What is a Corporate Proxy?
When you can't be present at a shareholders meeting, you can create a Corporate Proxy allowing you to have another person represent you and vote on your behalf. You'll typically want to give a Corporate Proxy to another stockholder, and for a limited period of time. Your dated Corporate Proxy should include details like: the name of the corporation; the owner of the stock; who will be given authority to represent the stockholder (also called the 'proxy') when the proxy's authority will take effect; whether you wish to direct your proxy how to vote on certain issues; and the issues on which the proxy's vote will be limited. Finally, make sure a witness is present for the signing, since this proxy is essentially a Special Power of Attorney.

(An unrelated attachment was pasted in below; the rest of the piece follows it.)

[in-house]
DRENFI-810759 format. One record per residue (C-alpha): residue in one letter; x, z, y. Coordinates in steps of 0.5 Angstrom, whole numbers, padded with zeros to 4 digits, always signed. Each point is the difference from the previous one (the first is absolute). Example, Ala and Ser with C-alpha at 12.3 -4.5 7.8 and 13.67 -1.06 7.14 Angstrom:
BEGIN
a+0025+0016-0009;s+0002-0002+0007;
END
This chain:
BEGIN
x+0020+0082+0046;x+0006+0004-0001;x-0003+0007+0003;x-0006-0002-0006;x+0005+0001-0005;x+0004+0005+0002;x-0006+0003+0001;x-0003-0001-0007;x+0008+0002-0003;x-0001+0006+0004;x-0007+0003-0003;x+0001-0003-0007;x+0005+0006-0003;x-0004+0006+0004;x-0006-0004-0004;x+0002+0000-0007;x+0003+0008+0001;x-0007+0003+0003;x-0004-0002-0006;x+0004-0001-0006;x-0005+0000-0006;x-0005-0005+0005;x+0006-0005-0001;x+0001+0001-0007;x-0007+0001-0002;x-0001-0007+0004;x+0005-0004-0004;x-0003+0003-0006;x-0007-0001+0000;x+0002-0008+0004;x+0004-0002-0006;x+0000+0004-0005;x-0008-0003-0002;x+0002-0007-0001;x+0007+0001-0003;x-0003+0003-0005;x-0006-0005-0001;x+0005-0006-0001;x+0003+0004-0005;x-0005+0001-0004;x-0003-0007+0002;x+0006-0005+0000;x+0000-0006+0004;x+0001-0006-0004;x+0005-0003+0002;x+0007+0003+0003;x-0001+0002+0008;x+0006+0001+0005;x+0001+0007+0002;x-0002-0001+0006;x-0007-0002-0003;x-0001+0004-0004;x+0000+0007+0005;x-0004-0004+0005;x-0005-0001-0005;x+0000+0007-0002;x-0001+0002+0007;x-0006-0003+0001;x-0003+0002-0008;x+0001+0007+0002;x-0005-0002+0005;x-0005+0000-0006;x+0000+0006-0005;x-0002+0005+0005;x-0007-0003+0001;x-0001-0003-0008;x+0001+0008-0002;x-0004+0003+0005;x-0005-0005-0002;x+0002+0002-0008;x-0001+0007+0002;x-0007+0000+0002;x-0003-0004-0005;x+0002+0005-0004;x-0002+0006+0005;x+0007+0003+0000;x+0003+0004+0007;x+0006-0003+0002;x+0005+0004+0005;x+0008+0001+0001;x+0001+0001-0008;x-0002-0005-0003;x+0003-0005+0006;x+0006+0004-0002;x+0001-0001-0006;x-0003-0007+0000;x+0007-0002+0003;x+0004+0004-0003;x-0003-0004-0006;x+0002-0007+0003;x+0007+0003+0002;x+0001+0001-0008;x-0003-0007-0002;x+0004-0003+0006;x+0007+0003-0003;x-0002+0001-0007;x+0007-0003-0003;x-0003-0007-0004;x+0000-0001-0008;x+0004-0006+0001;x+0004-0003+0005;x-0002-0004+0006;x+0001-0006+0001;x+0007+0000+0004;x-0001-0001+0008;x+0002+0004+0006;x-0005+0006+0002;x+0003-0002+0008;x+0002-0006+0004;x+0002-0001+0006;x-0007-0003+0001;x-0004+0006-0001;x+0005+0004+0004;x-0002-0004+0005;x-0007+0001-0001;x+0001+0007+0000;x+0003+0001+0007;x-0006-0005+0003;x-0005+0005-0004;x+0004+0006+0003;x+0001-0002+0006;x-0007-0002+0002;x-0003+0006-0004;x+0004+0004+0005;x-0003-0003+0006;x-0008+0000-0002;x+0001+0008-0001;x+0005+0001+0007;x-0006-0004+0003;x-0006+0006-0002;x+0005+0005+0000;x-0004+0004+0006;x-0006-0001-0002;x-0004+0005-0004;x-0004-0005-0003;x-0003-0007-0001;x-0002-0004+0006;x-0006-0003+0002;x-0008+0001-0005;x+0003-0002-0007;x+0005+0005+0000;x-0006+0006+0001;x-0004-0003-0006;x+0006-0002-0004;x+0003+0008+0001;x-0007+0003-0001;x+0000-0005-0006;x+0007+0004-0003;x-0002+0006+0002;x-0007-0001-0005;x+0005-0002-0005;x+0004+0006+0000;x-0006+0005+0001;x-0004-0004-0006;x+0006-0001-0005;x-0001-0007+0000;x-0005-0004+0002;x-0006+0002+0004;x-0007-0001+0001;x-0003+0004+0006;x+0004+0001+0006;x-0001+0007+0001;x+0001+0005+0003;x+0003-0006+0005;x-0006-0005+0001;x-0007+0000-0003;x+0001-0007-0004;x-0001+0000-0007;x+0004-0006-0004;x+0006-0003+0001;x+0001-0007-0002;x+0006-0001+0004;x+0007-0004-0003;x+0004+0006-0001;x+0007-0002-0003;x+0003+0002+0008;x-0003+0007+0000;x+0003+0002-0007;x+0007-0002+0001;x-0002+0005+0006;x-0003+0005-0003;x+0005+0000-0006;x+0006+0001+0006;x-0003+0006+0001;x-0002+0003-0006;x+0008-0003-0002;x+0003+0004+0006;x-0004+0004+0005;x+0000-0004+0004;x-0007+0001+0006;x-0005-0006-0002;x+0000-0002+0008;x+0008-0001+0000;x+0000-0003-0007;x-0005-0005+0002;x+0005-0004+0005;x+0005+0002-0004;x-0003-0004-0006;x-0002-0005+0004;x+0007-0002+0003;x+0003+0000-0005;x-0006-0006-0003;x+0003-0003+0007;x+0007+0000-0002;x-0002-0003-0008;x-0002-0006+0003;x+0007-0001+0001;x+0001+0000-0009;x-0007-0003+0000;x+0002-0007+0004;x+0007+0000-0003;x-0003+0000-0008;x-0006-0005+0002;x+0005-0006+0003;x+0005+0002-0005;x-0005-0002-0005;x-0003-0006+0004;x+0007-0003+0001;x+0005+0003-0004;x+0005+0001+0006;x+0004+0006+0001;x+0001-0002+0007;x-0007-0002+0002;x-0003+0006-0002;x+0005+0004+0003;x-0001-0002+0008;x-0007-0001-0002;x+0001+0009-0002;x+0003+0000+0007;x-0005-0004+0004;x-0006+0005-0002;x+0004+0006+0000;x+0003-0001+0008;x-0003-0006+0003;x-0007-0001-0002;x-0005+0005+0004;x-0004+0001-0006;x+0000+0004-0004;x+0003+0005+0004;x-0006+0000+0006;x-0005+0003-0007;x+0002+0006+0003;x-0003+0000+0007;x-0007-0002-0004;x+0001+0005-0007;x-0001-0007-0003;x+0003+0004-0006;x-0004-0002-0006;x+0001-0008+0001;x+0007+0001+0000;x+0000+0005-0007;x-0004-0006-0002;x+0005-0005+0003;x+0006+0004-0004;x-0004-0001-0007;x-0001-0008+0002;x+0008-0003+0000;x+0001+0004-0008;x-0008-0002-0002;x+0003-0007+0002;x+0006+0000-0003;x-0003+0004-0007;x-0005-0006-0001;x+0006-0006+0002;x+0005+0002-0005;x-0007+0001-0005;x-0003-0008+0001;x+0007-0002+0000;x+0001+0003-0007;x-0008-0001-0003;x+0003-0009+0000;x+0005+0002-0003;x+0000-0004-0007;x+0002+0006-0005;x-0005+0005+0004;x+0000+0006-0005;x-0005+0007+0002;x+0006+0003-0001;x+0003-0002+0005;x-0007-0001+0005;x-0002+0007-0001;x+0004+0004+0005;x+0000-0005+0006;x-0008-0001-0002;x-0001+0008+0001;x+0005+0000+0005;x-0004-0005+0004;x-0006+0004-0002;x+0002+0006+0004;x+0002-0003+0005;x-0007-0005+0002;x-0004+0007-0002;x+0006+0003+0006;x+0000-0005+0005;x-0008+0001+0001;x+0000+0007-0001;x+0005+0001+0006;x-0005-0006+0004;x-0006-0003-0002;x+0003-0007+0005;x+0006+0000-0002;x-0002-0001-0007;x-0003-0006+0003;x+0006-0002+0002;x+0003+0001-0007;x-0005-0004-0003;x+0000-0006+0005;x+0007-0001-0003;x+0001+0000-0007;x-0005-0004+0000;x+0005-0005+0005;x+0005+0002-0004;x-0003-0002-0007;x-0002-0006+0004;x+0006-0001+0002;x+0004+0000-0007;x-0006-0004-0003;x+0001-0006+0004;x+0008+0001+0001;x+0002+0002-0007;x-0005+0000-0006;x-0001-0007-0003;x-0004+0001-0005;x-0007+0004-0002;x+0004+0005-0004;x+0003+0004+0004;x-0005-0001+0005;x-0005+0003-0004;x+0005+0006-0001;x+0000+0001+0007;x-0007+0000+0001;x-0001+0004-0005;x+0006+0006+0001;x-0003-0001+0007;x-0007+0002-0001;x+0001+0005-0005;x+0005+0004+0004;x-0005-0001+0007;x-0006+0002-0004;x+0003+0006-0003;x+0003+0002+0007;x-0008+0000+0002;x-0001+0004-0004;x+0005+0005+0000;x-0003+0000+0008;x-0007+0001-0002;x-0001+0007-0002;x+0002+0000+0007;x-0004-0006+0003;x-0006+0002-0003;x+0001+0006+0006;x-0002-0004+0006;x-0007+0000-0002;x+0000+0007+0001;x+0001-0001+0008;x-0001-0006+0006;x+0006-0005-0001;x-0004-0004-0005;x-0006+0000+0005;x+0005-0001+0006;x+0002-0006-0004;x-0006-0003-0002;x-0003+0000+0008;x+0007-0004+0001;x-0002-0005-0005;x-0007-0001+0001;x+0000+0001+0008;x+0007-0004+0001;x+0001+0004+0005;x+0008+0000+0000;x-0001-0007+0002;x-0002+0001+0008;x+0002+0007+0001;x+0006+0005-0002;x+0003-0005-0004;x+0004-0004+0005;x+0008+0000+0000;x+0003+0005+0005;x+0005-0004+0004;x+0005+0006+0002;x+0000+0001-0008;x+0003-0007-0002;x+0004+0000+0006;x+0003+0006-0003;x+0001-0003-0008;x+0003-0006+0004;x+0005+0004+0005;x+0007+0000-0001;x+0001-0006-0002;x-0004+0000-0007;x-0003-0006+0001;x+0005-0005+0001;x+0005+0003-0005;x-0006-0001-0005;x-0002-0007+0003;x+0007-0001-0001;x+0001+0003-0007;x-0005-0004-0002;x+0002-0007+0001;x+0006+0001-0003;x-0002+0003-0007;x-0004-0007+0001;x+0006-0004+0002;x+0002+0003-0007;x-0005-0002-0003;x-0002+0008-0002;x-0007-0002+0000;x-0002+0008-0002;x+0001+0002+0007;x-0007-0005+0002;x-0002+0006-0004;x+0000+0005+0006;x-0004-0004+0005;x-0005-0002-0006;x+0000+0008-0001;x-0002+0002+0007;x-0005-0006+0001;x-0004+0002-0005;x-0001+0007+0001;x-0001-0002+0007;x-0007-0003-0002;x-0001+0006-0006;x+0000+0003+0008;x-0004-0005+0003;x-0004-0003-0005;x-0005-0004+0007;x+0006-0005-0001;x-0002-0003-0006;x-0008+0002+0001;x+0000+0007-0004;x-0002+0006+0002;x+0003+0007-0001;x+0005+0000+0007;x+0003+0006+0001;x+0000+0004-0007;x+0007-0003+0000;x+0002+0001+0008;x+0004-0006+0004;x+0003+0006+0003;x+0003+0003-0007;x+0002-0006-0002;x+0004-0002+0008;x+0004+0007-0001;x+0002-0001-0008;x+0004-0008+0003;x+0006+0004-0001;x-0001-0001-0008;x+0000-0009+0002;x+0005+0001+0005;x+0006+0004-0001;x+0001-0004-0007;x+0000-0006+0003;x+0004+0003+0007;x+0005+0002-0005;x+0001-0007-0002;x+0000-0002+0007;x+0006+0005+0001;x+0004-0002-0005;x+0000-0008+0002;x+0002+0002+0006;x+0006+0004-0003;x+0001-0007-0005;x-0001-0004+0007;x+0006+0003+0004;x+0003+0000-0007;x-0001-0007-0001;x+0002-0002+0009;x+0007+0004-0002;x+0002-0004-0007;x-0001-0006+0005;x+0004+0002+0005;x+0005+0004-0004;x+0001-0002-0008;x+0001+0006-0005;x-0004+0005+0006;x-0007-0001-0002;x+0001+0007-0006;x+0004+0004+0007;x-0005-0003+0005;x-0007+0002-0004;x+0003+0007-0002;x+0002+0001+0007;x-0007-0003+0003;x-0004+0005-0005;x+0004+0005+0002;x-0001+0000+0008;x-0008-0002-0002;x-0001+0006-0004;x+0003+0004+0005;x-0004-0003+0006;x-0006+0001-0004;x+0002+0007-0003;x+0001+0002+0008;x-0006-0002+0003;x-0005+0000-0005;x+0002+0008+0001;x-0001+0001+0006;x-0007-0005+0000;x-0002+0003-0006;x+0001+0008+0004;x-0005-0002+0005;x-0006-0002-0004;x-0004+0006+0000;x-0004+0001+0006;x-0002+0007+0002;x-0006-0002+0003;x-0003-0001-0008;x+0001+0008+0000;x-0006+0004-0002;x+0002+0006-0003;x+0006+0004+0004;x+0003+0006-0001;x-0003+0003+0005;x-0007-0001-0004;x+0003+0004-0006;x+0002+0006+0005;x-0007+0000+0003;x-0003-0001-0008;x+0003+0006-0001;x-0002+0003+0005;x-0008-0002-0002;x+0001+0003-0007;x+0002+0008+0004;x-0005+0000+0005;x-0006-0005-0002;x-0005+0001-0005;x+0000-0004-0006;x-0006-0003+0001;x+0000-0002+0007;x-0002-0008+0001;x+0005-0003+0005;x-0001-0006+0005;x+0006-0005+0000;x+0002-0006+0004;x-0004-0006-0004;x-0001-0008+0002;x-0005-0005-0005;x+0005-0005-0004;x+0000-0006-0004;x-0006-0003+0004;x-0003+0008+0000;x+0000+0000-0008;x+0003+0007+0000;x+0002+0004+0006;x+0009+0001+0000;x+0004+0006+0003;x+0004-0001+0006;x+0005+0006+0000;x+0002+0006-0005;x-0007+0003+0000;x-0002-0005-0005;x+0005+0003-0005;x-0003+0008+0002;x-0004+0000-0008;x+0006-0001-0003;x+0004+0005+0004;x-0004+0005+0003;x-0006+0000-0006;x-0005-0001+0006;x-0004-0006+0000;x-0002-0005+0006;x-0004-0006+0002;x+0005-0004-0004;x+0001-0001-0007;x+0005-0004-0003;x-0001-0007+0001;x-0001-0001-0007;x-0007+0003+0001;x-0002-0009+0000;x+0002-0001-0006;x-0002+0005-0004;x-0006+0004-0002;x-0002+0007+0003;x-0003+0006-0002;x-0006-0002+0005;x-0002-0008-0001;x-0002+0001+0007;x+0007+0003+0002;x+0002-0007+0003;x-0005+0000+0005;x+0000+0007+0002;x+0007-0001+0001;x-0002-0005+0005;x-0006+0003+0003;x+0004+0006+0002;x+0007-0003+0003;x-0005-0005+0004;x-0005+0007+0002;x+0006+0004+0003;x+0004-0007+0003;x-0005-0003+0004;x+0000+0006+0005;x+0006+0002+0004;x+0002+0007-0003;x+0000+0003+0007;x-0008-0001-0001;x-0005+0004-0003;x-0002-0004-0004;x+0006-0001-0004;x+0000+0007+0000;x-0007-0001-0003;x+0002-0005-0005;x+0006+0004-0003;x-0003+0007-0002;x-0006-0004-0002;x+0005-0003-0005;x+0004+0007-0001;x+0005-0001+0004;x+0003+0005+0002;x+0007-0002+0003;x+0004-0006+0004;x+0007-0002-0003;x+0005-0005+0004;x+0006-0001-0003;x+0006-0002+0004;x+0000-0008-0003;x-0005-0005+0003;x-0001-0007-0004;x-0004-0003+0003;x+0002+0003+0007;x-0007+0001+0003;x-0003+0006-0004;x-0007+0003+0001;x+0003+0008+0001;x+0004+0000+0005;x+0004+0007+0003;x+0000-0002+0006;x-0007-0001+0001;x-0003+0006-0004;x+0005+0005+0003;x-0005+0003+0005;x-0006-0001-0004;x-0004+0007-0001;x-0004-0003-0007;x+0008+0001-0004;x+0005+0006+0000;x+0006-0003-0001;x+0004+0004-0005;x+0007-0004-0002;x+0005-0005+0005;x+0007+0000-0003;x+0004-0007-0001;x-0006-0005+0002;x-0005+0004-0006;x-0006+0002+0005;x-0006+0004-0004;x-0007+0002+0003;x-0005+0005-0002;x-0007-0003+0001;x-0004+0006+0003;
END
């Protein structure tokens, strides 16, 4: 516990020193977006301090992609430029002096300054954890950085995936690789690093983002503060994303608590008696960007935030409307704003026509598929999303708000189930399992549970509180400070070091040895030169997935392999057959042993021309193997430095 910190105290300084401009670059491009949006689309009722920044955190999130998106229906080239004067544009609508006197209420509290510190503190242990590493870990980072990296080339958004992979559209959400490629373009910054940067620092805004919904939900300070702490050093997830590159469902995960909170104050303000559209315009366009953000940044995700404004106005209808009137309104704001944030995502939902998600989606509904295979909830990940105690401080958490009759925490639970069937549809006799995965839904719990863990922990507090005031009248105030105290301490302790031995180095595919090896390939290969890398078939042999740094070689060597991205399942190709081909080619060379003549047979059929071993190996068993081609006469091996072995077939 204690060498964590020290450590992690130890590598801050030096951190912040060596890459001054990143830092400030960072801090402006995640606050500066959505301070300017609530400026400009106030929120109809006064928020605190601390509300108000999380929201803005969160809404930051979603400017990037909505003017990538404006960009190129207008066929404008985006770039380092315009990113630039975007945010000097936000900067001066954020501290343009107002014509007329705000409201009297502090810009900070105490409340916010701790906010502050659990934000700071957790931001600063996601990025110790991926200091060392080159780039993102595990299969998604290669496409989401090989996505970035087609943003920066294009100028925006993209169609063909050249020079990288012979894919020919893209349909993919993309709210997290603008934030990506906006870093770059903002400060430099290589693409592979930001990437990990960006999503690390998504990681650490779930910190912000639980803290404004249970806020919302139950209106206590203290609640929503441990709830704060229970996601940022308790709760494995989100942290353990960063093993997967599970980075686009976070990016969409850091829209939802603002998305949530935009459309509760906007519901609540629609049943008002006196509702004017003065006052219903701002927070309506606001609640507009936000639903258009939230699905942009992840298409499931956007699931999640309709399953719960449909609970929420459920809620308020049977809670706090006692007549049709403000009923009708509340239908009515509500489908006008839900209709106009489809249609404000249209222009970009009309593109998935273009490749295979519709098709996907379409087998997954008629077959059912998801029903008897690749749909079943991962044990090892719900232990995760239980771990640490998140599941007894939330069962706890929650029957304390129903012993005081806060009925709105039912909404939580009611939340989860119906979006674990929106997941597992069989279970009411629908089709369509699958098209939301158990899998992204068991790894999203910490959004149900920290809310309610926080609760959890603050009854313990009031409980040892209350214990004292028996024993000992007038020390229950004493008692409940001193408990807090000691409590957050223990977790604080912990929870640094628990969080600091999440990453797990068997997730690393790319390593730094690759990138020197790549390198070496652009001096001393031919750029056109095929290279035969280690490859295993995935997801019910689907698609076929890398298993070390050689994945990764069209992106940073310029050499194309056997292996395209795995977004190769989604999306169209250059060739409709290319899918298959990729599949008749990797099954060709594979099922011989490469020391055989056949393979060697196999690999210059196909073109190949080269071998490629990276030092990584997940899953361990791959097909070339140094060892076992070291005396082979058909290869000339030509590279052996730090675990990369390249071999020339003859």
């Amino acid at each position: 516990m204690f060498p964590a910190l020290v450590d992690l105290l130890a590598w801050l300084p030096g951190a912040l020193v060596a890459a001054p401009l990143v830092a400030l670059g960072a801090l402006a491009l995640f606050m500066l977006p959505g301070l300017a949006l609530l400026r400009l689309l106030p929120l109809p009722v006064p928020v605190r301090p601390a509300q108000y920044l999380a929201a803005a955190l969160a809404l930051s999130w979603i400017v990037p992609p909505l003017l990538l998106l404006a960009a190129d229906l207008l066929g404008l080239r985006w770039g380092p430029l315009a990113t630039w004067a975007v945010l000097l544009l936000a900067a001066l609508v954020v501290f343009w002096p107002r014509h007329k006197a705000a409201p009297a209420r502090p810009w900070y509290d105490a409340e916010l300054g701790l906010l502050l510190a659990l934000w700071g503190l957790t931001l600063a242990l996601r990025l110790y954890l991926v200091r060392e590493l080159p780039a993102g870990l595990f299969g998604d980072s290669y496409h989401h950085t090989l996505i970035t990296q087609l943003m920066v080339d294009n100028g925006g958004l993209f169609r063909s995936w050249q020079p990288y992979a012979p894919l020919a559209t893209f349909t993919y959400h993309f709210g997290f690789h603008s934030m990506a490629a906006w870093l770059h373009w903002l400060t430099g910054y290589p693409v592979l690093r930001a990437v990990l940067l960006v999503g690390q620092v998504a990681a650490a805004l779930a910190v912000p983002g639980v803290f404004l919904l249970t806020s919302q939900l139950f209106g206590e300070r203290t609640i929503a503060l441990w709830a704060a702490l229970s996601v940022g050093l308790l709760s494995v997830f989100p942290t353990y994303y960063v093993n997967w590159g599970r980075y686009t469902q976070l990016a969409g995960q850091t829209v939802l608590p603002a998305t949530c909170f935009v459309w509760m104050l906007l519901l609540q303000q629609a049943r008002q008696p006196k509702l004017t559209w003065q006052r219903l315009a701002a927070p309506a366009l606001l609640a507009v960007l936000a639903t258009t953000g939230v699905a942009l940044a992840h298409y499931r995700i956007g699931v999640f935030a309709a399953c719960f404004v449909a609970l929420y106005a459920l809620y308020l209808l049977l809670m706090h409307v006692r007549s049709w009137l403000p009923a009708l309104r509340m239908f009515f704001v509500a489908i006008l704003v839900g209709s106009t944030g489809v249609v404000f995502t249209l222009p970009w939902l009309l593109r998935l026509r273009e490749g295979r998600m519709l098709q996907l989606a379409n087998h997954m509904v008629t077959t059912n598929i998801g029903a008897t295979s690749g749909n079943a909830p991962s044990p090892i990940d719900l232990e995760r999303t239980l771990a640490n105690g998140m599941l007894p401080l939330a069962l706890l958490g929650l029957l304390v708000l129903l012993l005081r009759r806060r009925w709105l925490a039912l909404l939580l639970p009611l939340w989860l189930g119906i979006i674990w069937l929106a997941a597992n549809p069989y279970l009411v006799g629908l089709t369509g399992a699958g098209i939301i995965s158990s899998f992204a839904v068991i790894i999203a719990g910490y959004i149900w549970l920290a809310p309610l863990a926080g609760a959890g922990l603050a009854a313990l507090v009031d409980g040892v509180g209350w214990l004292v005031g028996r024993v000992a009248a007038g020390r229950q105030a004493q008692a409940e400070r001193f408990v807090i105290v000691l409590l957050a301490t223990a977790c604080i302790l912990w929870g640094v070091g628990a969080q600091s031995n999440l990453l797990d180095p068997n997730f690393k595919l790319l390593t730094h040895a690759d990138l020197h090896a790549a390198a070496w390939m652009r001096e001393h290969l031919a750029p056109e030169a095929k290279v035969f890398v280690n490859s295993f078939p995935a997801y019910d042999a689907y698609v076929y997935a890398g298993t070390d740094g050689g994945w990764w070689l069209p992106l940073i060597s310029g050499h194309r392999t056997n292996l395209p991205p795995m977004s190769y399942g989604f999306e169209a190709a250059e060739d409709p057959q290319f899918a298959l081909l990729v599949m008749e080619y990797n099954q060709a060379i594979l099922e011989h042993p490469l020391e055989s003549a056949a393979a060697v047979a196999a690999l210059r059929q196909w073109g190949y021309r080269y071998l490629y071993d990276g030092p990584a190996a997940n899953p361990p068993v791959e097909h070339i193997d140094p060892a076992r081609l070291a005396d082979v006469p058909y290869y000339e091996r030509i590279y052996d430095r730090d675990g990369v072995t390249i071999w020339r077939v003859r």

When to use a Corporate Proxy:
- You own stock in a corporation, and wish to give another person the authority to represent, vote, and exercise the powers associated with the stock for a specific meeting of the stockholders.
- You cannot attend a stockholders' meeting, but wish to have shares voted at the meeting.
- You cannot attend a stockholders' meeting, but wish to ensure that a quorum can be met.